Government agencies and companies across the world hold large amounts of data on each and every one of us. From profiles of your favourite movies to where you ate out last night, this vast mountain of data is a representation of you that you can do little about.
But is that strictly true? Can you find out what GCHQ, Facebook or Google hold on you? And can you get it removed?
Let’s start with the king of data collection in the the UK: GCHQ.
A recent court win by human rights watchdog Privacy International could enable some people to see what the British surveillance agency holds on them, if someone is prepared to go to court for them.
The group won a case with the Investigatory Powers Tribunal (IPT), which declared that regulations covering GCHQ’s access to emails and phone records intercepted by the US National Security Agency (NSA) were illegal – the first time the IPT has upheld a complaint against GCHQ.
The next step is to find out which Brits were illegally spied on. Anyone can apply to the IPT and ask for it to find out from GCHQ whether they were illegally spied on, but Privacy International is making it easier: fill in a simple form on its website and it will apply on your behalf, and fight any resulting court battle.
More than 6,000 people signed up in the first 24 hours after the form was launched, and more than 10,000 in the first two days. “We’ve always believed GCHQ has been illegally spying on people, but it’s never been shown in court,” says Mike Rispoli, communications manager at Privacy International. “So this opportunity is rare.”
The IPT is obligated to respond to any complaints, and reveal if you were illegally spied on or not. If so, you can ask the data be deleted. Rispoli admits the process could take months if not years to resolve, but suggests Privacy International may be prepared to continue to take GCHQ to court if it doesn’t comply.
“GCHQ might come back and disagree with us,” said Rispoli. “We’re very happy to be having that long battle with them because we feel that strongly that this illegality needs to be remedied, and intelligence agencies need to be held accountable for when they participate in illegal activity, and this is one way to do that.”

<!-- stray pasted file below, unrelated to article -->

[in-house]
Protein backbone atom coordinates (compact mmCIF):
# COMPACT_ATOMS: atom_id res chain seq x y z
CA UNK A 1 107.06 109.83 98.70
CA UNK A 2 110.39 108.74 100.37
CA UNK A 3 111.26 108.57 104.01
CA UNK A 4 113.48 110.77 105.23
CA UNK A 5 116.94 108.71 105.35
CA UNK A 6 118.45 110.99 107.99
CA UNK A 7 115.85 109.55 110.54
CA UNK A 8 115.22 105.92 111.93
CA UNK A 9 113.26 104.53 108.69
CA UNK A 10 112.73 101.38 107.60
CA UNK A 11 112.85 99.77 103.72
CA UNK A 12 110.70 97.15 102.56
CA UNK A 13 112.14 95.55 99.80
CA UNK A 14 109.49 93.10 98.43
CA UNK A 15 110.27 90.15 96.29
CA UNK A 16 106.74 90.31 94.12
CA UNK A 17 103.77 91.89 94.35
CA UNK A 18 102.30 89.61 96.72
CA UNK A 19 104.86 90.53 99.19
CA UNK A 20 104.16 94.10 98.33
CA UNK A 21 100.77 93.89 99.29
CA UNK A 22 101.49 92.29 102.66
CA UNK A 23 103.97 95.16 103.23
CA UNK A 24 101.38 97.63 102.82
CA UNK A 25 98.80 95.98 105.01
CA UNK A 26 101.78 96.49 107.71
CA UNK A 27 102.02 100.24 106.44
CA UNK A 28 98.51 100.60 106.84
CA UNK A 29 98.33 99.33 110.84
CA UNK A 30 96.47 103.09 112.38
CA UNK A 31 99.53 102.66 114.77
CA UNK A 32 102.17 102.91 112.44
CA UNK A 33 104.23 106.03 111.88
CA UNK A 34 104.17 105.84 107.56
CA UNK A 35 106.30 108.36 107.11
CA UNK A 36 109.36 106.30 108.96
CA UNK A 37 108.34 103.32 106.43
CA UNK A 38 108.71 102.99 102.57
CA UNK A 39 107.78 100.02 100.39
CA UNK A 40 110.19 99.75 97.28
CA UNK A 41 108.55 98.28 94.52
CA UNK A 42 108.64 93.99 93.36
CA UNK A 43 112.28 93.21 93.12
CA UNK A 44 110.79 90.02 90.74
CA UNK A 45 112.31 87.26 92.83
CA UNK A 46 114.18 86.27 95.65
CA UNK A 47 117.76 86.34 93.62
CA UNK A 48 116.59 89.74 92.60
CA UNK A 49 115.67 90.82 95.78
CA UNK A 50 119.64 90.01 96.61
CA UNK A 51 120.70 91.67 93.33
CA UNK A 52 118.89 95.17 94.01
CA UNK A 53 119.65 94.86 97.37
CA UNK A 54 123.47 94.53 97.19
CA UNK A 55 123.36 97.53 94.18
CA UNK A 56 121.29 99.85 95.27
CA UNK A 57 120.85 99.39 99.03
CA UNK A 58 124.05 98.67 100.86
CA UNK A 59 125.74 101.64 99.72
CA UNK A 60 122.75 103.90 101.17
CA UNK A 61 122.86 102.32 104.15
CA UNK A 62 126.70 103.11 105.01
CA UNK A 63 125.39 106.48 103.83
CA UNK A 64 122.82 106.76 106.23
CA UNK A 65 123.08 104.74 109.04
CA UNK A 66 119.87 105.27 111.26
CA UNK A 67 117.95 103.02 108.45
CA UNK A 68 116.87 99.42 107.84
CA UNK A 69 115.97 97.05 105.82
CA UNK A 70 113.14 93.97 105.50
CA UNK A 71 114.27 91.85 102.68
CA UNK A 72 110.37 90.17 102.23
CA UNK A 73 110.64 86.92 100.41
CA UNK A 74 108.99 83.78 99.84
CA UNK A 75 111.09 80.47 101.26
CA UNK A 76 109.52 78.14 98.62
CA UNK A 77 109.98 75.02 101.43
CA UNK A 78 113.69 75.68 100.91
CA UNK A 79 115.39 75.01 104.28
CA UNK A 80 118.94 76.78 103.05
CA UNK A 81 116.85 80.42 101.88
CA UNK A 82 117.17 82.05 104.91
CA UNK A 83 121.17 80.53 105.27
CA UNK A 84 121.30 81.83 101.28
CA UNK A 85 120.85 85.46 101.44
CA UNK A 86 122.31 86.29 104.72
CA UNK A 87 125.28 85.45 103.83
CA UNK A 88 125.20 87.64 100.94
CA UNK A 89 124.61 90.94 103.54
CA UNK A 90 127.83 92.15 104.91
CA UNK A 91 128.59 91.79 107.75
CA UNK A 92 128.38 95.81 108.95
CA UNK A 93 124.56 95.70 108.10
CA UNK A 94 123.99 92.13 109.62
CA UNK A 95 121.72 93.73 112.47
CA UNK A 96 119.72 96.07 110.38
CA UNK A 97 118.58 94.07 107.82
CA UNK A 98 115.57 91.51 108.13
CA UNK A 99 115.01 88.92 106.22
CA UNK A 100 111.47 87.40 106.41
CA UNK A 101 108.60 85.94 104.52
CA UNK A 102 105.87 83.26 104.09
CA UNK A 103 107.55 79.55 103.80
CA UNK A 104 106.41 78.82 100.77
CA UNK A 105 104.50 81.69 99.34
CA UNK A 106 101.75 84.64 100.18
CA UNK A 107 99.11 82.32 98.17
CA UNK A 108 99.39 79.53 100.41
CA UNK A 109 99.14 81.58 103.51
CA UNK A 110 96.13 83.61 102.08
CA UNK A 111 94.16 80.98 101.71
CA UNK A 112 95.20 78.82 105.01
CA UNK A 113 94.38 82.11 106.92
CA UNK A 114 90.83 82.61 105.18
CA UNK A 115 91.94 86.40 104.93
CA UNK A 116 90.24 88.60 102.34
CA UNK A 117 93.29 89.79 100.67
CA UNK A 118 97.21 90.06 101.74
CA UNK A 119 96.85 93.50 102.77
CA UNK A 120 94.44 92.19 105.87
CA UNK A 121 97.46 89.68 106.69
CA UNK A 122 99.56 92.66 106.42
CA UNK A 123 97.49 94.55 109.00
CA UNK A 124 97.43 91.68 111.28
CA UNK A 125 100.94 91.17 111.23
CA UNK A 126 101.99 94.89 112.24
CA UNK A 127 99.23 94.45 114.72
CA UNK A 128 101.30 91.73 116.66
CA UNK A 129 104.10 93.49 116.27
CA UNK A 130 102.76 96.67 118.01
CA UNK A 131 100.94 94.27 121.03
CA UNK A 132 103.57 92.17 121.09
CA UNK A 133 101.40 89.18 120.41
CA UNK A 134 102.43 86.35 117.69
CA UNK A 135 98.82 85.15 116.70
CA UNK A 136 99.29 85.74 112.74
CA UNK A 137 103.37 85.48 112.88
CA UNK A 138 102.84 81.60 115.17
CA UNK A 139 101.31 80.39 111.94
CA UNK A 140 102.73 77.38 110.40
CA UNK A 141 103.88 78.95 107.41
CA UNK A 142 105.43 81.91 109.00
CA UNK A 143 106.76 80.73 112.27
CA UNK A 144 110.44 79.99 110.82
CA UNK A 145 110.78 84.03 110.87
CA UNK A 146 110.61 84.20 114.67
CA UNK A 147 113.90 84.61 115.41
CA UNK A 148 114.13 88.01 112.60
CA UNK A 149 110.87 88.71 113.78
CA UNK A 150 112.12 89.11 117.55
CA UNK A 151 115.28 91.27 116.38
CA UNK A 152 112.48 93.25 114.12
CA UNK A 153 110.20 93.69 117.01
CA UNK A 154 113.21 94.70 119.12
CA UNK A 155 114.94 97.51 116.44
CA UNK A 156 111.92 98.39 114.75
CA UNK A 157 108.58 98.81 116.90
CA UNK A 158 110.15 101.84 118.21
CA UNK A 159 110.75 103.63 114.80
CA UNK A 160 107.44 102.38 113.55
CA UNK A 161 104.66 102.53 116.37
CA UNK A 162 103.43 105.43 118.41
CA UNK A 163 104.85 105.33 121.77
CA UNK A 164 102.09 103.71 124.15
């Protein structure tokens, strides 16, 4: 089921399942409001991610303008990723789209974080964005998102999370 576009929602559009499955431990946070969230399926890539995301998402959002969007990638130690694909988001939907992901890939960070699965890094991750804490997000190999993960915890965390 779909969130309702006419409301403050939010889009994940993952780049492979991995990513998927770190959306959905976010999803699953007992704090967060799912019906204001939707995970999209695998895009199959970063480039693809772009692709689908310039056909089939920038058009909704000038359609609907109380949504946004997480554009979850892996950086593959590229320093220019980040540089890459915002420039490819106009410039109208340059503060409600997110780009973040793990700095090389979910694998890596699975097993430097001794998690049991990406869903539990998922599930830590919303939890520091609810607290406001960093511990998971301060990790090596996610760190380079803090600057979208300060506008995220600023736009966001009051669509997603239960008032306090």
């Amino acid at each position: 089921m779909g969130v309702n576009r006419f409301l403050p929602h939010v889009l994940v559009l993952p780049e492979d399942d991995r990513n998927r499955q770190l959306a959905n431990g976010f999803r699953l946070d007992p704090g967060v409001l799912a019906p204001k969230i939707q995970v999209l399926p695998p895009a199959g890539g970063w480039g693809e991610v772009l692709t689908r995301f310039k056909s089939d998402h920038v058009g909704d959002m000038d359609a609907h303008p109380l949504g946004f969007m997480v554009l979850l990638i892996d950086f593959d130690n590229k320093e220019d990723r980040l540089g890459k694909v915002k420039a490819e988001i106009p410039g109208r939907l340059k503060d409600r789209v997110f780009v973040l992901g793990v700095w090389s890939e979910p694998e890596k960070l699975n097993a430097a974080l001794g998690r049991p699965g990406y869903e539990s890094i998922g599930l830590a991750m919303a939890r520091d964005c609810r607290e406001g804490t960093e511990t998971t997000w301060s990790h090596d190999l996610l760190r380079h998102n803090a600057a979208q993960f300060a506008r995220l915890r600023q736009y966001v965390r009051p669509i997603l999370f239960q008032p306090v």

It’s easy to assume that GCHQ knows everything about us, but it’s important to actually find out, says Paul Bernal, a law lecturer at the University of East Anglia: “It is good for attention to be drawn to the fact that information may be being held about almost anyone.
“In general, it seems that when people know about how their privacy is being invaded, they care more – and much of the current problem, particularly in the UK, is through complacency and a feeling that the ‘nothing to hide’ argument holds water. If they can see their own information, they are more likely to care.
“This kind of campaign is also a way of keeping the issue in the public eye – which is critical,” he added. “GCHQ would probably like this issue to just disappear, and people ‘move on’.”
The Privacy International project hasn’t gone without criticism of its own. As thousands of Brits were signing up, pundits took to Twitter suggesting PI was inadvertently building a list of names for GCHQ to start surveilling, if they weren’t already.
“I think that’s a legitimate concern,” says Rispoli, admitting that when a privacy organisation gathers personal information and then passes it to an intelligence agency, “it raises red flags”. However, the data isn’t going directly to GCHQ, but to the IPT – and he says it’s simply the only way.